The R-7000 has slightly crisper audio on than the earlier Royal model and it’s dial lights work when running on AC without the need for a D cell to be installed as on all earlier T/O’s which run their dial lights on one D cell whether the set is operating on AC or battery power. The R-7000 also adds AIR and PSB bands and has much stronger reception on the NOAH Weather Band frequencies than the earlier model. However the R-7000 does have two Achilles’ heels. On the first two versions (with the WRK chassis) that troublesome belt in the tuning system not only creates sloppy tuning and backlash but is also a replacement part which is hard to find today. And all R-7000’s have a fragile detent mechanism associated with the band selector system…if it breaks the radio will still work but the dial drum will not click into each band as it should…you will have to position it properly each time you change bands. An annoyance and a problem which seems difficult to repair since parts are not available. I suggest you change bands carefully to minimize stress on this delicate mechanism.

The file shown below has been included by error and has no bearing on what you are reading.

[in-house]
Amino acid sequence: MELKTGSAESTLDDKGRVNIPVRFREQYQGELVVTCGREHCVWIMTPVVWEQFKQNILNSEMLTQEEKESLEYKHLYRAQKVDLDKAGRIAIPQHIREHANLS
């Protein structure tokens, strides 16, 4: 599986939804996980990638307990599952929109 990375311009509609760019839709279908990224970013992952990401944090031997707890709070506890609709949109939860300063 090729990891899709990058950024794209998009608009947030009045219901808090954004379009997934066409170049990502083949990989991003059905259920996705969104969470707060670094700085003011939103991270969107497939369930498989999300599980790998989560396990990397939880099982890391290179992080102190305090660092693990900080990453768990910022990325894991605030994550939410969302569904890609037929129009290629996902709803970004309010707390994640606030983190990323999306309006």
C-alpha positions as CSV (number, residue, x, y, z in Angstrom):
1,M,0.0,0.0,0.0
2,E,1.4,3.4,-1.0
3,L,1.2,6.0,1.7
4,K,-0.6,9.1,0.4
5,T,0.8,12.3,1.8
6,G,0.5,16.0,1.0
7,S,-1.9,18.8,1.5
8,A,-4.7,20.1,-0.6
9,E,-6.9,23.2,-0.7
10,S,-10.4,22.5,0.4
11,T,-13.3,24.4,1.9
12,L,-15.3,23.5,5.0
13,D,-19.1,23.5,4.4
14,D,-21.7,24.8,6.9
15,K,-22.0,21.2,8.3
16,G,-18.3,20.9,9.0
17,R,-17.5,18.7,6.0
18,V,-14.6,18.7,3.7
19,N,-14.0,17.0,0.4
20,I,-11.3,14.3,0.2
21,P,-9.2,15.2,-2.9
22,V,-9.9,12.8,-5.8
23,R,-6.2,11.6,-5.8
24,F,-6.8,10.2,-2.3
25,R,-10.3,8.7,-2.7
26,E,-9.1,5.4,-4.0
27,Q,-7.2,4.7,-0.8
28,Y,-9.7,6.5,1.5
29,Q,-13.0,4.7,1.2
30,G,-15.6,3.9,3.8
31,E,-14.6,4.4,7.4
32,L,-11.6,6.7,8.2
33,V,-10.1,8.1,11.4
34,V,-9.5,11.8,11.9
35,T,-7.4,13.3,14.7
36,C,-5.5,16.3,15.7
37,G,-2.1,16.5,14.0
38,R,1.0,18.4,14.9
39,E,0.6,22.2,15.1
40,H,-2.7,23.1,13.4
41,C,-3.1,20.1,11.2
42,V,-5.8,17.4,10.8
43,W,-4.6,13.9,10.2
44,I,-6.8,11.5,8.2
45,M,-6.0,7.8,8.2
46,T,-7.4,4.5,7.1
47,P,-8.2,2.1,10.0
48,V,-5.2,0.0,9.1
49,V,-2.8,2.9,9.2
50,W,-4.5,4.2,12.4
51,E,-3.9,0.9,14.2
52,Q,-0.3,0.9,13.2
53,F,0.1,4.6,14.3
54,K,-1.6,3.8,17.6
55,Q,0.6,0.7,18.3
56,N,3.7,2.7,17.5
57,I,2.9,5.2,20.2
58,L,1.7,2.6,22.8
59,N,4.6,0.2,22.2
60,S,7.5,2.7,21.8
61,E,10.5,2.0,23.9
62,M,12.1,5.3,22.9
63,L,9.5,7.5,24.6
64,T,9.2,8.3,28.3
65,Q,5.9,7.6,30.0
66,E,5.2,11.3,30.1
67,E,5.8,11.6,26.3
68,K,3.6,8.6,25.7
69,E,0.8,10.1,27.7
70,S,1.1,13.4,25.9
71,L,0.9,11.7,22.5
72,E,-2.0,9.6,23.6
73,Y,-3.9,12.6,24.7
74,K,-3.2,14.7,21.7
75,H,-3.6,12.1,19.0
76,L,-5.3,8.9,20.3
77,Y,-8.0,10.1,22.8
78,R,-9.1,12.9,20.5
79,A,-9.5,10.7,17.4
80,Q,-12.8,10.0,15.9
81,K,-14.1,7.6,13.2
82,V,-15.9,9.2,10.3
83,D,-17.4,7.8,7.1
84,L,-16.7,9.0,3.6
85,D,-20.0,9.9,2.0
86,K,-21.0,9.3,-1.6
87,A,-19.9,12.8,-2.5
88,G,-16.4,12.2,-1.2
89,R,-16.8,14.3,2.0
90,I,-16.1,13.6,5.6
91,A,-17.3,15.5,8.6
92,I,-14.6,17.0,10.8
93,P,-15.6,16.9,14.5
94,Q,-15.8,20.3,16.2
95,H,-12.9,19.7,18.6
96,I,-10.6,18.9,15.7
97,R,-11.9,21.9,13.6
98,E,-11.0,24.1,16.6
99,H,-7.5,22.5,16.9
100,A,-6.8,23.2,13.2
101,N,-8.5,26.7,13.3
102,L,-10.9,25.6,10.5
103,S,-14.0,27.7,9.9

CONCLUSION: The Zenith R-7000 is somewhat of a contradiction. On one hand it received some negative write-ups because it dispensed with the bandspread design which was the hallmark of all previous T/O’s. It also saw dismal sales numbers due to the lack of a digital readout at a time when that was an exciting feature available from the competition, and it initially had a troublesome tuning belt which was replaced in the final version but probably not until its ill effects were noted in initial reviews, and it has that easy-to-break band-switch detent mechanism. Zenith seemed to have slipped from being an innovator and market leader to a company that was way behind the times. Yet, because of how few units were produced, it is among the relatively rare Trans-oceanic models and as such is among the most expensive of the T/O’s to acquire on the used market. (Also relatively rare and highly sought after are the original 7G605 and the two military models, the R520/URR and R520A/URR).